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Quad 303 Modification.

The modification to the ' standard class-B amplifier ' is also of interest if you already have an amplifier using the same sort of output stage. There may be many existing designs which could easily be modified in this way, but I will only mention one, the Quad 303, even though it is no longer in production. Properly adjusted, the 303 is an excellent design, and I recall reading an article (Dynamic Testing of Audio Amplifiers, Hi-Fi News and Record Review, Nov. 1970 p.1655-1657.) including comments from the designer, Peter Walker, in which he demonstrated that the distortion was far below the level at which it is audible, even when extracted and heard without the masking effect of the original signal. He claimed that if any other amplifier sounded different to the 303 then that amplifier was wrong.

The amplifier was also part of a challenge to the reviewers in the Hi-Fi press who were then, as now, making claims to hear significant differences in sound quality between what were known to be good designs. Quad were prepared to stake their reputation on the outcome, and declared that there would be no audible difference in direct comparison between an early valve design, the later 303, and what was then their latest design, the 405, provided the frequency responses were adjusted to be equal. The reviewers eventually withdrew after preliminary tests, and later in a full test a substitute panel of experienced listeners failed to reliably identify any differences in sound quality between the three designs. The conclusion is that it is probably small differences in frequency balance which account for most of the claimed differences between amplifier sounds, or lack of care in the testing, or just imagination.

The important phrase in the first paragraph is 'properly adjusted.' The modification suggested would ensure that distortion remained low even if the output stage current drifted significantly. I must stress that I have not carried out the modification myself, and can give no assurance as to the success, or even that it would be safe to carry out. Stability margins may be reduced in the output stage, and although I doubt whether there would be any ill effects, this modification should only be performed by those with the skill and test equipment necessary to identify and solve any problems. Also, I have no information on any different versions or later changes to the circuit by Quad, so be sure the circuit of your 303 is as in the diagram refered to before proceeding.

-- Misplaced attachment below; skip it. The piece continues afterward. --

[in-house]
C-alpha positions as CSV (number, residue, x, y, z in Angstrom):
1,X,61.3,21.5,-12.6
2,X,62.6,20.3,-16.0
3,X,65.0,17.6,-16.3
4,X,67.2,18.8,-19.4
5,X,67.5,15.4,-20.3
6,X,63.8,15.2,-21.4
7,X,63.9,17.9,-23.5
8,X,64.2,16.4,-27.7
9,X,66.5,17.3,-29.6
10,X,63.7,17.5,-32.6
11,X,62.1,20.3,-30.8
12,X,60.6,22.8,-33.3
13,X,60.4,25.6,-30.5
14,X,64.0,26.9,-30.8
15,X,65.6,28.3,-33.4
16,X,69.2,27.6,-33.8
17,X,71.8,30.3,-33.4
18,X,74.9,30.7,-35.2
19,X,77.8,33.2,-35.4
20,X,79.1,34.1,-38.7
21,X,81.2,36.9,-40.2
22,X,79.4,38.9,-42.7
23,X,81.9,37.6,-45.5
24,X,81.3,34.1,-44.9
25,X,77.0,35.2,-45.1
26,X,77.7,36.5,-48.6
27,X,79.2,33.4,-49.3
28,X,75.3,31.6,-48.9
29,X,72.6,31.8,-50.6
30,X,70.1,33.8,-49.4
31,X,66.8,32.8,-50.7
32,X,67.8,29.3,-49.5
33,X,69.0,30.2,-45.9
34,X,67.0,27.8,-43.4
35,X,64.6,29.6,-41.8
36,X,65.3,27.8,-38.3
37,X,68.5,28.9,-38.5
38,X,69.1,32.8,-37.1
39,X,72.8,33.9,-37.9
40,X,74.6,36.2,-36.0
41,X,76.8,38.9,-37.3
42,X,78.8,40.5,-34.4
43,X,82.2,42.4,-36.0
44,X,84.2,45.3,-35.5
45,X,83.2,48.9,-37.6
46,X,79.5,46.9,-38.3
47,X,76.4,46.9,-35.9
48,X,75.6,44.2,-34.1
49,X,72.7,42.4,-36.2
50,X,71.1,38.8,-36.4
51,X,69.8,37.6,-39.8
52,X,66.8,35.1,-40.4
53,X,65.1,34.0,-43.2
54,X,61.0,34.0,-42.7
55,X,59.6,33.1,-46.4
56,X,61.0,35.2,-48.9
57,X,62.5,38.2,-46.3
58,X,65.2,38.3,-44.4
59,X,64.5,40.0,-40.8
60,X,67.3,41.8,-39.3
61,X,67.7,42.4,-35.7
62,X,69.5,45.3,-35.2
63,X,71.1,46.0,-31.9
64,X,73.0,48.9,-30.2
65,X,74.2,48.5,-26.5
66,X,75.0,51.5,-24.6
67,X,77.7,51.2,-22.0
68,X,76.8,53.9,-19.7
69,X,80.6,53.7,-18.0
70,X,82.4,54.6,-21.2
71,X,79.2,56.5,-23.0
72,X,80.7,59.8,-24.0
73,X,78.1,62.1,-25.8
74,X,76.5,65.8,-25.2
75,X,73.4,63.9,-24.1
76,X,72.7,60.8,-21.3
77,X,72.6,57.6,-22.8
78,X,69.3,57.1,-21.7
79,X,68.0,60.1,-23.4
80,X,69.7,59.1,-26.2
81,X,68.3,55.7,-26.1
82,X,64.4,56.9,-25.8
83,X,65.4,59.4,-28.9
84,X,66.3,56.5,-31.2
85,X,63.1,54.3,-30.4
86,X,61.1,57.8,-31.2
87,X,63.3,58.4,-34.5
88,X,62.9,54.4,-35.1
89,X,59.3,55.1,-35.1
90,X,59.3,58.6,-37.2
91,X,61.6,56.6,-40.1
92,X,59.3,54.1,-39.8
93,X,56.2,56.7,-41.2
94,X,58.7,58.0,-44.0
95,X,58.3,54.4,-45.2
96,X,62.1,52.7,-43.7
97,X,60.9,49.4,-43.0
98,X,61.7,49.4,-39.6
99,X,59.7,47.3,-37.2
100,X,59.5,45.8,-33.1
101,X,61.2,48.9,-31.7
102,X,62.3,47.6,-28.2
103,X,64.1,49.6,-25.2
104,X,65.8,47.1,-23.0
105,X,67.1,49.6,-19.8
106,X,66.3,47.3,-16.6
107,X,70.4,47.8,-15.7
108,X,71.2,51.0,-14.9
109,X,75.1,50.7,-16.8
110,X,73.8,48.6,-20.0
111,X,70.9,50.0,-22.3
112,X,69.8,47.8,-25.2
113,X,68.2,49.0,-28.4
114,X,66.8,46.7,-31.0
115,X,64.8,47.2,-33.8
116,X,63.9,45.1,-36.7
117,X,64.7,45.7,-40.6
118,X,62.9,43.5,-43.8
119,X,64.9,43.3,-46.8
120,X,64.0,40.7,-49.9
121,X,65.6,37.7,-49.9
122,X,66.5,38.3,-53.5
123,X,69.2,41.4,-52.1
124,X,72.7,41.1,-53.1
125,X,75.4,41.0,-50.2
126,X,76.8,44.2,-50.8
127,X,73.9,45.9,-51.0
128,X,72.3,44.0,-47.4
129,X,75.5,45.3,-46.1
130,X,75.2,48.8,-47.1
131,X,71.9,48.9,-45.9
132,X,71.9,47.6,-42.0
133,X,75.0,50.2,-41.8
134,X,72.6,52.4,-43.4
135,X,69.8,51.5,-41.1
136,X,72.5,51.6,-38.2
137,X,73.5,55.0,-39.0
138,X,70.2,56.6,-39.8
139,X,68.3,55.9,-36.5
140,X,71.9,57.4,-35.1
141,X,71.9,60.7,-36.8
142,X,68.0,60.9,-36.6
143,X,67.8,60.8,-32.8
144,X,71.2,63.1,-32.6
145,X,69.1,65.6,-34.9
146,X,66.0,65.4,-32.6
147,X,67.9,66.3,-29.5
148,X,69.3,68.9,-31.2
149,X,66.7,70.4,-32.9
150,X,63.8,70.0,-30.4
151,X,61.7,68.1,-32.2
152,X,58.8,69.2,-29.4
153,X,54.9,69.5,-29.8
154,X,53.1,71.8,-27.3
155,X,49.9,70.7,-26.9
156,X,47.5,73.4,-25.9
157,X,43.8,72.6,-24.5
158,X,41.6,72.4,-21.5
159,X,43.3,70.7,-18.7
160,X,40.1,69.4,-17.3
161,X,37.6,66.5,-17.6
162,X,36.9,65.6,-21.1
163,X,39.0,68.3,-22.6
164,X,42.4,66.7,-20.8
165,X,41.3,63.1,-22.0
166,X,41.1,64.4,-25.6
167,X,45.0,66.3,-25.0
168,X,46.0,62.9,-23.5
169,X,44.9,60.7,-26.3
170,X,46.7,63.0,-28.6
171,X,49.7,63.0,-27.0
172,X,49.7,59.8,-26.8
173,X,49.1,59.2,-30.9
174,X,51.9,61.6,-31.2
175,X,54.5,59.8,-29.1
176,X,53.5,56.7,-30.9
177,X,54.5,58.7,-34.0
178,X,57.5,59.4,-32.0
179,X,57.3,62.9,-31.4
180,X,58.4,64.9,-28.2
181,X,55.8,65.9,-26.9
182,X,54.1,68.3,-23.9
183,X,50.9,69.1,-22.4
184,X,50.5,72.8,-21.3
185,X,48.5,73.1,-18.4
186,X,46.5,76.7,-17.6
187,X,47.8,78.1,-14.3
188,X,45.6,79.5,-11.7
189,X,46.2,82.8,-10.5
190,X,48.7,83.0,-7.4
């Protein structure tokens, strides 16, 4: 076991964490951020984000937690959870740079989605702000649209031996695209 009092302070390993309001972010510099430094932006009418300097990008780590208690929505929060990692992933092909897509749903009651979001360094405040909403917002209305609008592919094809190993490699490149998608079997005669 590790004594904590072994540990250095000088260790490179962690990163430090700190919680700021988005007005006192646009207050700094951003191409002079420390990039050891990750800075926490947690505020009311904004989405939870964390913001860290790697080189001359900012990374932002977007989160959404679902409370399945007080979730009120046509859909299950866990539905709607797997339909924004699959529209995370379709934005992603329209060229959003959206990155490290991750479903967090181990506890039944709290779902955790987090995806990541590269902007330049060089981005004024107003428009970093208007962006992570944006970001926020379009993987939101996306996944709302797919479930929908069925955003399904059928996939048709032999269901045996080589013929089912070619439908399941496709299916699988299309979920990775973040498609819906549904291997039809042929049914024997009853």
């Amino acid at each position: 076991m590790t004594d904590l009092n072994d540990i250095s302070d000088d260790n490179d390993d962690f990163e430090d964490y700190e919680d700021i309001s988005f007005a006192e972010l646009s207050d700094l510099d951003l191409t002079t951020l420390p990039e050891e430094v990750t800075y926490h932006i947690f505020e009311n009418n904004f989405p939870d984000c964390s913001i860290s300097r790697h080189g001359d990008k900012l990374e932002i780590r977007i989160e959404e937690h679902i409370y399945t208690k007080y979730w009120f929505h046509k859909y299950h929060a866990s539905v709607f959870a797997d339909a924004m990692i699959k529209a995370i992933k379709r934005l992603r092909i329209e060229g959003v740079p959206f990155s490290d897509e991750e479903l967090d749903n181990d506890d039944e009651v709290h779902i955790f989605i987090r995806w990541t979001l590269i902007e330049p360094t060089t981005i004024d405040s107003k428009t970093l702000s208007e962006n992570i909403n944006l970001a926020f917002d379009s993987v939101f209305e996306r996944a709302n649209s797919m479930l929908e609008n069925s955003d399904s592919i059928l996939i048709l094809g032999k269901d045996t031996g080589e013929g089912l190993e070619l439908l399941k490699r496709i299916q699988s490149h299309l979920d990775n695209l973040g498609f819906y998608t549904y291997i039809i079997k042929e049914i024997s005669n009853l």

To see how the circuit can be modified, refer to the circuit diagram, which can be found at

Resistors R120 and R121 are already 100ohms as in my own circuit, and it is only necessary to add two more 100ohm resistors. One goes from TR104 emitter to the junction between R123 and R124. The other goes from TR103 emitter to the junction between R124 and R125.

The quiescent current will need to be readjusted using RV101 after the resistors are added. Unfortunately I do not know the normal value, so I can only suggest that the current should be measured before the modification, and then for safety set as low as possible while the modification is carried out, then set to a value about 50 percent higher than the initial value after modification. Simply measuring the voltage across R124 or R125 with a sensitive voltmeter with no signal applied to the amplifier seems the easiest way to determine output stage current. A current of 50mA for example would give a voltage reading of 15mV.

Current stability is lower after modification, so some care is needed to determine whether thermal drift is a problem. The values of R124 and R125 may need to be increased e.g. to 0.5ohms or more if this is a problem.

This design note is intended only as a suggestion for experimentation, and anyone attempting to modify their amplifier does so at their own risk. I don't have a 303 to experiment with myself, so I hope anyone who successfully carries out the modification will let me know the result, particularly if distortion traces can be produced for before and after.